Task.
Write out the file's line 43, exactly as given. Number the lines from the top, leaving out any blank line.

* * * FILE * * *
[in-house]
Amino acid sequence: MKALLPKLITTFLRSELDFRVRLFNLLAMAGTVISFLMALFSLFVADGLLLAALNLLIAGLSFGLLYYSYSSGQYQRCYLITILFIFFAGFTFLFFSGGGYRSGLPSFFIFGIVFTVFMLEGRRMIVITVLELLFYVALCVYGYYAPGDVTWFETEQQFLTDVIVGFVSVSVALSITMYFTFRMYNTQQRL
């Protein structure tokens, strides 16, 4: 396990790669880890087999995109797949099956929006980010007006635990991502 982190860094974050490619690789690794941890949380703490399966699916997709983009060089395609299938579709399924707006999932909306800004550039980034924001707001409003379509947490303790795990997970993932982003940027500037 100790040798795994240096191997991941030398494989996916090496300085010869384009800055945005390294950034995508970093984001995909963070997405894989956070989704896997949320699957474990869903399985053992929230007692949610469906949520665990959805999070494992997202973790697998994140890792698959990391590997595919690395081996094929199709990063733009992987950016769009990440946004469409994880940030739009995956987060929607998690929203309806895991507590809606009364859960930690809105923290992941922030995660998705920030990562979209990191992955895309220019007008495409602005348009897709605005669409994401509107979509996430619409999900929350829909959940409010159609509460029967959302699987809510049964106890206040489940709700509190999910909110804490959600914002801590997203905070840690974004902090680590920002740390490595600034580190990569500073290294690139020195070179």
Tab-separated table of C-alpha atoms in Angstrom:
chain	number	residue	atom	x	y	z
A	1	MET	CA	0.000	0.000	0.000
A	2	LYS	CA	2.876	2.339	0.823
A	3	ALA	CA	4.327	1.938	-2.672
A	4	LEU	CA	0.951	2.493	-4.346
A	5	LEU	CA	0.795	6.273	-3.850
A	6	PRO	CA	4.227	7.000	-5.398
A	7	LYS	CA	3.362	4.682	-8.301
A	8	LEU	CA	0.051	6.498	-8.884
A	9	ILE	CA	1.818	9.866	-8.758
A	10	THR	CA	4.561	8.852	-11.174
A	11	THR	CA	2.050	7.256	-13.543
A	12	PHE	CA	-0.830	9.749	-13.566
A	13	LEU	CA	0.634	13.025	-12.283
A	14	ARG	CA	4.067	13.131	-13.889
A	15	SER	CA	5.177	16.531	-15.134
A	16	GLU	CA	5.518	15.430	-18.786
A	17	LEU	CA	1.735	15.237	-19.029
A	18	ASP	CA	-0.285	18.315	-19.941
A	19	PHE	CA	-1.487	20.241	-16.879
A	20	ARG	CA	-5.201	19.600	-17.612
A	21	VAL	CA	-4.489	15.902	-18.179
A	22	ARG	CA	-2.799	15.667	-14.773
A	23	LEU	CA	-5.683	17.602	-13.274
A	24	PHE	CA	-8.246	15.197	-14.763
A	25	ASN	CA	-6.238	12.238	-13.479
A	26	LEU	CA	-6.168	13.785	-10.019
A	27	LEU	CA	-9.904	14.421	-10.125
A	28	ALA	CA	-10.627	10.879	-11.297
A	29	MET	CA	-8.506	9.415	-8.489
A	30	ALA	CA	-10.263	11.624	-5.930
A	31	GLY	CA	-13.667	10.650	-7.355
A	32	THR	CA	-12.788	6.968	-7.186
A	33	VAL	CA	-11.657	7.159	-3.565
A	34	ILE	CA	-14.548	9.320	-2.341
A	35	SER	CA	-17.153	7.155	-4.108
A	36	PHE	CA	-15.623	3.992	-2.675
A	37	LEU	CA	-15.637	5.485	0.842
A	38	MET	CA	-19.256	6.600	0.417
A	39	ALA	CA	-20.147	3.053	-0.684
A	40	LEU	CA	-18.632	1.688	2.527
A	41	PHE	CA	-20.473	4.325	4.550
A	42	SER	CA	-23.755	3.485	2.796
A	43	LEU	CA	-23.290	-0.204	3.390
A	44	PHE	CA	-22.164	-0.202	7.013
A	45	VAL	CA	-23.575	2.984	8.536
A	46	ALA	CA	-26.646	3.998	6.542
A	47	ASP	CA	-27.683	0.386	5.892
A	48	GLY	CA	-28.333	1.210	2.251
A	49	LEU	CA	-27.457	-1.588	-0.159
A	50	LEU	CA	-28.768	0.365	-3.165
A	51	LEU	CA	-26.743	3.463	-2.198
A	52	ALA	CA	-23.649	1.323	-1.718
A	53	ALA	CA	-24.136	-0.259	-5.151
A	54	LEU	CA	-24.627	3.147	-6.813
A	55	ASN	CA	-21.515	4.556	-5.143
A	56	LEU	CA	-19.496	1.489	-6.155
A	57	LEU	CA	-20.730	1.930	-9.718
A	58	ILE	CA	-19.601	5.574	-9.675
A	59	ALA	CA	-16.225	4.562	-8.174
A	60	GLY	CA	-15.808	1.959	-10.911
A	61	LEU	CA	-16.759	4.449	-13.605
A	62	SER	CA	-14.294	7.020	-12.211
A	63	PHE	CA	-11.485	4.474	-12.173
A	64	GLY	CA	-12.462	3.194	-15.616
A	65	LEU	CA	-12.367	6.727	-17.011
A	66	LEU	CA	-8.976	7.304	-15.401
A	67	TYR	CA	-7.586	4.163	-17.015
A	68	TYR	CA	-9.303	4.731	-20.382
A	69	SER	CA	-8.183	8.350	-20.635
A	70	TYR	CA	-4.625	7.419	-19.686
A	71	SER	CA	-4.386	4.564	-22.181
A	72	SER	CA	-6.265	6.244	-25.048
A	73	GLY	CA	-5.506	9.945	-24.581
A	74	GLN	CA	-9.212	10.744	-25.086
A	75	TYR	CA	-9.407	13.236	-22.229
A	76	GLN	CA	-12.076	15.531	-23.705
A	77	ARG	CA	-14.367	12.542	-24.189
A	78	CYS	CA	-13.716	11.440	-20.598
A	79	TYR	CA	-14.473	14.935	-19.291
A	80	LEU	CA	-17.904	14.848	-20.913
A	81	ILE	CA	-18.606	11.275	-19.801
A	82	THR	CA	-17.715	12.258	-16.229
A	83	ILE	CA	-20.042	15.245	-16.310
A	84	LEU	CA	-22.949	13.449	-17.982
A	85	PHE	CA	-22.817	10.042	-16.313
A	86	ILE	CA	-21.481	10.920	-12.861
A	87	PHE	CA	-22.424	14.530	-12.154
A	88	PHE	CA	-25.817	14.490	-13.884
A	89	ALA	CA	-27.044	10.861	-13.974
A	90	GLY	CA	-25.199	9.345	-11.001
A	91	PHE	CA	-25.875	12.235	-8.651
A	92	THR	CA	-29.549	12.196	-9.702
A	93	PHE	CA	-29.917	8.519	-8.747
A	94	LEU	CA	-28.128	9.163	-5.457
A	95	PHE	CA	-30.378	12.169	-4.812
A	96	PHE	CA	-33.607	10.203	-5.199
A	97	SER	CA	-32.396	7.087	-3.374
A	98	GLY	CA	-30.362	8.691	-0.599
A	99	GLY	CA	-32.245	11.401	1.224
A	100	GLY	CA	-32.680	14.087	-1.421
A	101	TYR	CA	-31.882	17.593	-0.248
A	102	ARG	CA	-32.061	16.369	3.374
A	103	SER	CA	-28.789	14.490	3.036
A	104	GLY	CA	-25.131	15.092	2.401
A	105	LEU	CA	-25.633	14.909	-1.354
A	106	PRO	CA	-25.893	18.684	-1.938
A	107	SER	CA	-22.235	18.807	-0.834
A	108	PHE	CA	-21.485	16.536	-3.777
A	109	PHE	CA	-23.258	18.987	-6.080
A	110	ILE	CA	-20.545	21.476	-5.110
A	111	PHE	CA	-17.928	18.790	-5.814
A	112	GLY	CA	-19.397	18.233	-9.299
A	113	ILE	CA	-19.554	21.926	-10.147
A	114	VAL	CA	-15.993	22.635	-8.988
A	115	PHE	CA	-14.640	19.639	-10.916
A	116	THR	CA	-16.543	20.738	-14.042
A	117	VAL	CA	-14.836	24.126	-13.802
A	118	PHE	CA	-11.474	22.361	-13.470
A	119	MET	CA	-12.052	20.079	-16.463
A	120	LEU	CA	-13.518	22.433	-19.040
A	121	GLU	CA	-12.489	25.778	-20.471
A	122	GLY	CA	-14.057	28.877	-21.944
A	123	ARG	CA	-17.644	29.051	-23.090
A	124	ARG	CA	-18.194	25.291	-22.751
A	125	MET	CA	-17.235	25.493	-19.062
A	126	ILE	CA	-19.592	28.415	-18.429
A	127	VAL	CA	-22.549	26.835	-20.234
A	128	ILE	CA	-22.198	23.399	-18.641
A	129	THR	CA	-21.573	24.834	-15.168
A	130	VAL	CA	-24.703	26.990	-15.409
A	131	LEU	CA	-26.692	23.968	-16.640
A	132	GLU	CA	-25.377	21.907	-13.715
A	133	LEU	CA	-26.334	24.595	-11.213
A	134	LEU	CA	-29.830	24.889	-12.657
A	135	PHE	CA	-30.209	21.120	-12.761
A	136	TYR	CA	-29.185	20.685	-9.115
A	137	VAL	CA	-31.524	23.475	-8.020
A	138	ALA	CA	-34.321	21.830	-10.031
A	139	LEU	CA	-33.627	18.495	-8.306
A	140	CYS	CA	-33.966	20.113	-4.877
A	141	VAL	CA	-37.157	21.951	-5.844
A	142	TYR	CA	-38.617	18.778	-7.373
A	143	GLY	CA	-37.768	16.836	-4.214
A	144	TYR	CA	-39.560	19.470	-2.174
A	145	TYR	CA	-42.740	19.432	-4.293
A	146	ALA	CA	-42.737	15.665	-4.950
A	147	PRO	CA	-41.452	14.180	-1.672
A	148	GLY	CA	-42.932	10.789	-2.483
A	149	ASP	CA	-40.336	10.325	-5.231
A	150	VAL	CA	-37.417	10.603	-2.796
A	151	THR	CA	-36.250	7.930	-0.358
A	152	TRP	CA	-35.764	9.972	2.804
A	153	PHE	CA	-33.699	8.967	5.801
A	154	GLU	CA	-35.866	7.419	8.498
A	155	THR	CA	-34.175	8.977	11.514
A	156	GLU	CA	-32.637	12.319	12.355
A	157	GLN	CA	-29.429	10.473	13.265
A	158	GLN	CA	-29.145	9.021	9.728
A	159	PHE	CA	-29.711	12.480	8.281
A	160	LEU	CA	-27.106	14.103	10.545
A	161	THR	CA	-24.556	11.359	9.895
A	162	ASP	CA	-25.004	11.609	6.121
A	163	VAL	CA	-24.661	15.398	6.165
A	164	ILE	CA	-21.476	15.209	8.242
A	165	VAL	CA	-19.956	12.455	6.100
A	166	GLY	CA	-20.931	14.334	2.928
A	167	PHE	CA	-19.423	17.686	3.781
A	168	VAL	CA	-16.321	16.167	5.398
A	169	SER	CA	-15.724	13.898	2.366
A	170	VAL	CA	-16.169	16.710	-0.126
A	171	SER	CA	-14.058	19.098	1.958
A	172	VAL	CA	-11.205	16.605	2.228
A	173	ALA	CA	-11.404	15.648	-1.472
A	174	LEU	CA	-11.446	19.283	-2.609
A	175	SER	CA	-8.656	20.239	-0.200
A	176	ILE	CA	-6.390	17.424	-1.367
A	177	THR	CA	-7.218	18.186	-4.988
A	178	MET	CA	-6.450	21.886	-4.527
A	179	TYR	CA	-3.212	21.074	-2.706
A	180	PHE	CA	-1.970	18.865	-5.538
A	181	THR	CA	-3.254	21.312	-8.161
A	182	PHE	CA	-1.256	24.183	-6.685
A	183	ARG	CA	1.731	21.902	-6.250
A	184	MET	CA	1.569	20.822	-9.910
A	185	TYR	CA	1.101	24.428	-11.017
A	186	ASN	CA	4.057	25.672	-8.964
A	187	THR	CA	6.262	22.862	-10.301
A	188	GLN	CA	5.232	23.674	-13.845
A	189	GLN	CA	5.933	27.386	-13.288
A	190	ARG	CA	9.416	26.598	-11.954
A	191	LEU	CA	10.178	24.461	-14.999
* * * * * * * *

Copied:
A	38	MET	CA	-19.256	6.600	0.417